“The 100 Club has played host to some of the most dynamic pop music that the UK has produced during its eight decades of existence. It was the crucible of trad jazz, played host to the skiffle boom and made room for 60s beat groups. In 1976, its storied stage saw British punk rock take its first baby steps.
“So news that Westminster City Council has decided to support the continued existence of the 100 Club is most welcome. Very few venues have survived from the dawn of British pop and it is fitting that the tenacity of those who run the 100 Club has been rewarded in this way.
“Congratulations to them and to the Music Venue Trust, who played an important role in securing the long term future of this historic venue.”
Statement from Jason Williamson, Sleaford Mods:
“My first recollection of the 100 Club was being pulled in as a young kid looking at black and white photos of Steve Jones doing this kind of piss take Jimmy Page guitar pose and next to him this bizarre looking singer, John Rotten. The 100 Club sign that was behind them hasn’t changed. I always touch that sign when we play and imagine those old days when the stage partly gave birth to Punk Rock. It’s not changed at all. I can't tell you how pleased we were to hear that the threat of closure had abated due o the award from Westminster Council. Long live the 100 Club!
Statement from Frank Turner:
“I'm ecstatic to hear about this breakthrough for the long term future of the 100 Club. The venue is a historic landmark, across the history of popular music, from jazz to punk and beyond (and indeed it was the site of a pivotal gig in my career, with Million Dead in 2002, and I've been back to headline since). The prospect of losing the 100 Club was too much to bear, and it's wonderful news that it's future is now secure. I am proud to be a patron of Music Venue Trust, who do incredible work in helping maintain and celebrate our stock of underground venues, without which our culture will have no place to evolve and thrive.”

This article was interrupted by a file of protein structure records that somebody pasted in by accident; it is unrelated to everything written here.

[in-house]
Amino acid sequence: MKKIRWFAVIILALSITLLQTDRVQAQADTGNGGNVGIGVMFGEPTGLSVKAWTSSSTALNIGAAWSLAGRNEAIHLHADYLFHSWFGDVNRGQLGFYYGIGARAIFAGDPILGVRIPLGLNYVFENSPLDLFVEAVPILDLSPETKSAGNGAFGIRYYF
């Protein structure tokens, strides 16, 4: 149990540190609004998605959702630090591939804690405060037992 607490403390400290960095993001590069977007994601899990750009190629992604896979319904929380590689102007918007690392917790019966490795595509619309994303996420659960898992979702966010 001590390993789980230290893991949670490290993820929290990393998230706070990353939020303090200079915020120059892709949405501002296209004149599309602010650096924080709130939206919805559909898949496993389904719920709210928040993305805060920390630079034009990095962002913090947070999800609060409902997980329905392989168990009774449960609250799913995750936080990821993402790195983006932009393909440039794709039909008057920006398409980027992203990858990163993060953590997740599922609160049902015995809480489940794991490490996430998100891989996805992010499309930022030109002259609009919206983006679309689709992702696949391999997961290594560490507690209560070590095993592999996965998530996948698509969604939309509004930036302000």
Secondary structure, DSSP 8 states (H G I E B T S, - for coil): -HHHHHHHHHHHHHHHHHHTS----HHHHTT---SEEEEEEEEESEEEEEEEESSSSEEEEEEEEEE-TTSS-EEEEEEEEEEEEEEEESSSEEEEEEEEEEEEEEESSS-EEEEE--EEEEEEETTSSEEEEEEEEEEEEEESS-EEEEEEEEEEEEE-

Statement from KT Tunstall:
"I am absolutely thrilled to hear the news about the 100% rates relief for the 100 Club on Oxford Street. Westminster Council get it!
“These iconic small venues all over the country are the lifeblood of the UK music scene, and rates can and do force them out of business. I met the Music Venue Trust for the first time inside the 100 Club at an event to celebrate busking, along with its brilliant owner Jeff Horton, and couldn’t be happier to know it will be a space for music for years to come.”
Rou Reynolds, Enter Shikari:
"The 100 Club is an incredible venue. When you walk into the place you are confronted by a rich history. For decades, seminal music has been presented here. From it’s beginnings as a swing club, with one of my early heroes Glenn Miller as it’s patron, to being an important hub for rock, punk and hardcore. There's too many legends to list that have performed on its stage. Being in central London gives it an extra magic too. It’s now really the only remaining popular music venue in West End, so we’re overjoyed at the news that this side of London’s history is being protected. Big up the Music Venue Trust and everyone involved in the campaigning and decision."